To build a subcollection of records focused on any genre of music will always feel daunting at first—and with hardcore punk even more so. In some ways, starting a hardcore-punk band in the early 80s might have just meant finding a couple of shit guitars and amps that can conduct electricity, some whooped and mismatched drum set (along with a whooped and mismatched drummer who played fast and steady-ish), and a very good screamer. Gall would often trump talent, and as punk mutated and rapidly reinvented itself throughout the decade, hardcore-punk bands began to assemble en masse. That might sound pretty reductive but it’s actually more glorious in that the proliferation of bands in any subgenre ultimately helps the foundational ones gain traction. And in hardcore-punk that hierarchy feels even more severe. Below find five canonical records from the early part of the decade that helped establish the hardcore-punk narrative.
Greg Ginn’s gnarled guitar rants, Henry Rollins’s confrontational sarcasm, and Robo’s surging rhythms together make Black Flag’s 1981 debut full-length Damaged one of the (if not the) most quintessential hardcore-punk records of all time. And none of that even makes mention of the album cover—an album cover that’s as tough as they come. Featuring derisive classics like “Rise Above,” “Six Pack,” “TV Party,” and “Gimmie Gimmie Gimmie,” Black Flag symbolizes what Everyday Joe probably understands hardcore-punk to be as he stomps on the floor of his apartment to tell the derelicts downstairs to turn down their stereo. Which makes perfect sense. Black Flag abide by what is better understood as the definition of hardcore-punk because they helped write that definition. Sneering at the banalities of American life never sounded so fresh, even some 35 years later.
While hamfisted hardcore-punk bands of the decade hammered and beat at their instruments to create blasts of noise that resembled songs, D.C.’s Bad Brains were tight and talented to an almost uncommon degree. A band of black musicians, Bad Brains brought diversity to a very white-male hardcore-punk scene while also refusing to adhere to any sort genre formula. Reggae was part of Bad Brains’ repertoire on their 1982 self-titled classic and continued to be as they blossomed and splintered and reunited and splintered some more into the 90s. During pummeling tracks like “Attitude” and “Banned in D.C.” you can imagine eccentric vocalist H.R. darting all over the stage, while jams like “Jah Calling” and “Leaving Babylon” offer chill respites from the commotion. Bad Brains is an innovative hardcore-punk record that’s the first of its kind.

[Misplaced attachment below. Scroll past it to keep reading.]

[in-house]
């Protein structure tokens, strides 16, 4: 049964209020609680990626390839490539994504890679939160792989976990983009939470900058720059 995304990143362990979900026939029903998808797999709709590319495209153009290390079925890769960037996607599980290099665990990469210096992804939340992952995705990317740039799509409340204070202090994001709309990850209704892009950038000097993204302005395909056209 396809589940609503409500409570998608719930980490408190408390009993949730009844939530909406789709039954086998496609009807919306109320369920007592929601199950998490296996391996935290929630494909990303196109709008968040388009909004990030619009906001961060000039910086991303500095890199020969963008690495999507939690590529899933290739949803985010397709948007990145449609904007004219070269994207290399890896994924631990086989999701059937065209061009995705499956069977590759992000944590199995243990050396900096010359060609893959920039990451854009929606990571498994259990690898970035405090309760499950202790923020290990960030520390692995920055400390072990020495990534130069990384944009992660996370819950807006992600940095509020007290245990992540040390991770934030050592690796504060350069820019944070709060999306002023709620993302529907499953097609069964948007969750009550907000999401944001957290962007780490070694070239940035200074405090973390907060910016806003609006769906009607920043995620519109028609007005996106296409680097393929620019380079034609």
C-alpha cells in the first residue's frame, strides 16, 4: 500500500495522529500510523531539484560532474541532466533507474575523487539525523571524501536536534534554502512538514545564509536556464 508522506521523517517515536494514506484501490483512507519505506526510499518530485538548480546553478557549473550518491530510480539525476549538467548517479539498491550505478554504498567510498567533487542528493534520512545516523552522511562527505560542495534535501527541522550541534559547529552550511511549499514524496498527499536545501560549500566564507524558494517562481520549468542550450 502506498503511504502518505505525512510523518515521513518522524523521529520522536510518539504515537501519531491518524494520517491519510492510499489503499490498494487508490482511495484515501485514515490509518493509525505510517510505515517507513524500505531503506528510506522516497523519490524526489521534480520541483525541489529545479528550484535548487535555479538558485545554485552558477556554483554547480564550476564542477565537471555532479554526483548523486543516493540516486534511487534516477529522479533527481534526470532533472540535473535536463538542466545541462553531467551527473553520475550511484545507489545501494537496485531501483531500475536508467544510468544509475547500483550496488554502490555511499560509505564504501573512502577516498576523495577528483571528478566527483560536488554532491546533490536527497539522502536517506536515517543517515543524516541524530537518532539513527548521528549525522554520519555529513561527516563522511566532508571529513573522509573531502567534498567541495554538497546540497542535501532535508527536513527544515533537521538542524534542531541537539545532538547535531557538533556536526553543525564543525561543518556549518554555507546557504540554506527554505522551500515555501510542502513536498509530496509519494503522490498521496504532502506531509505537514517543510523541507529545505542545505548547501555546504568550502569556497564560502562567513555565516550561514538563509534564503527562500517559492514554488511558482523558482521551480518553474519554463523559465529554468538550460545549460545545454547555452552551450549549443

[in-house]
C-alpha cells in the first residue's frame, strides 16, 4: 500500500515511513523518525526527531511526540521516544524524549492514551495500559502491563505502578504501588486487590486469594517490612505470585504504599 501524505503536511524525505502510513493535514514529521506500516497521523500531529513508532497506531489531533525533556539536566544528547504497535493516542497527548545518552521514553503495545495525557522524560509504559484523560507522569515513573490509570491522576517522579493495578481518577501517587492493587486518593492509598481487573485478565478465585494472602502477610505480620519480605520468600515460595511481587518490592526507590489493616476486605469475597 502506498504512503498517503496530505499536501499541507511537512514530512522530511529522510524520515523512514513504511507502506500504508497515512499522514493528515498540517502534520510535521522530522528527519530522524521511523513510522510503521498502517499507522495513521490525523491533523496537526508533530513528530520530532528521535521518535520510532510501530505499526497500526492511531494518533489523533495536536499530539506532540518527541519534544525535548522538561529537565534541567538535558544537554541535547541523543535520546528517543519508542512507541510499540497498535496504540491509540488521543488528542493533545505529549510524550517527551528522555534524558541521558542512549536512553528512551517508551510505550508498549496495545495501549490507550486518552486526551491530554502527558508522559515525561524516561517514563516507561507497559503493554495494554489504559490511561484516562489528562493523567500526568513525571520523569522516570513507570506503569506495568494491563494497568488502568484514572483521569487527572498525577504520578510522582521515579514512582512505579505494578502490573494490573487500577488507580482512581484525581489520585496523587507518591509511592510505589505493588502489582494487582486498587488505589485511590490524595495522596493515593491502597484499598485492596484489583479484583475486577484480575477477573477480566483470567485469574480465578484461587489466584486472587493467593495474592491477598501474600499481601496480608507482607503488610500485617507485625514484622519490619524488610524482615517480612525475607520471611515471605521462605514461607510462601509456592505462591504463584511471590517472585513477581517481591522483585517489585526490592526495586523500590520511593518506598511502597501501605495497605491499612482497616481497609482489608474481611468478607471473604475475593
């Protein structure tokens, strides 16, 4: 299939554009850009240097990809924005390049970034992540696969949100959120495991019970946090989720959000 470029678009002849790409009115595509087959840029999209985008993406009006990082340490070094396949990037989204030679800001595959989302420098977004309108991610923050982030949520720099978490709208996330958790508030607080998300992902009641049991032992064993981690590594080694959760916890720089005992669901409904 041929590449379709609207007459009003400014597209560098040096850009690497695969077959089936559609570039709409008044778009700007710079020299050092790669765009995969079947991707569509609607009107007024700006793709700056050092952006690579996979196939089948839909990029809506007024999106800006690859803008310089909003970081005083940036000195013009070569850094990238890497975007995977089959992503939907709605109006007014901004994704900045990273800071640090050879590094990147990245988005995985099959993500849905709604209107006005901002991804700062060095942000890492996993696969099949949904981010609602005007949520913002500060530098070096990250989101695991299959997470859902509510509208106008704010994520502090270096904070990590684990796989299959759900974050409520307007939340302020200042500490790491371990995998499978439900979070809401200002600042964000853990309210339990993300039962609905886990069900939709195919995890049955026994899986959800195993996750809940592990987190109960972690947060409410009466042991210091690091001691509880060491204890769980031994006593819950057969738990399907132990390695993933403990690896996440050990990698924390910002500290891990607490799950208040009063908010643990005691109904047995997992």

British band Discharge pioneered (and lended a name to) the brand of hardcore punk known as D-beat. Essentially D-beat is the equivalent to flailing forward at a full sprint while keeping your balance in perfect line. Think Motorhead but more savage. On their 1982 debut album, Hear Nothing See Nothing Say Nothing, Discharge’s guitars grind like chainsaws cutting through wet cement while Kelvin “Cal” Morris’s baleful vocals explore anarchist and hyper-political themes. Where hardcore-punk bands like Dead Kennedys and Circle Jerks occasionally show off their wry senses of humor, Discharge stay dead serious, blending dark elements of metal and crust punk as they proselytize about the despicable wrongs committed by demons in power. Hear Nothing is hostile and unrelenting in its attack and an early example of how heavy hardcore punk can be.
As innovators of the Youth Crew movement, Reno’s 7 Seconds—who just officially split up this March after 38 years as a band—promoted positivity and camaraderie in hardcore. And like D.C.’s important Minor Threat they did it via a straight-edge lifestyle. Their 1984 album The Crew remains one of the the tenets of early Youth Crew-style hardcore, featuring 18 tracks of fierce, scorching punk during which vocalist Kevin Seconds almost defyingly crams as many lyrics as he can into each short verse. “Clenched Fists, Black Eyes” and “Young ‘Til I Die” are spirited anthems about fighting your battles while smart, clear-headed, and sober rather than succumbing to pressures that could potentially rob you of your youth. It’s a message that has aged well with time—thanks in part to how it was spread during the latter part of the decade via bands like Youth of Today and Gorilla Biscuits.
Funky, disjointed, jammy, and artfully bizarre, Minutemen’s double-LP opus is an album like no other—and it shows off just how malleable hardcore punk can be. Fronted by the sometimes-gravelly, sometimes-elastic voice of D. Boon, Minutemen strut the line between punk band and stream-of-consciousness slam poet. Double Nickels (1984) is enormous and unwieldy—hitting around 80 minutes in length—but it’s also an adventure to which you can set your needle down at any groove and discover something you hadn’t heard prior. One track will chug and stomp along (“Political Song for Michael Jackson to Sing”) while another will tweak out and shoot off every which way (“Maybe Partying Will Help”). Eventually you have no choice but to just settle into the maze and feel privileged to be there.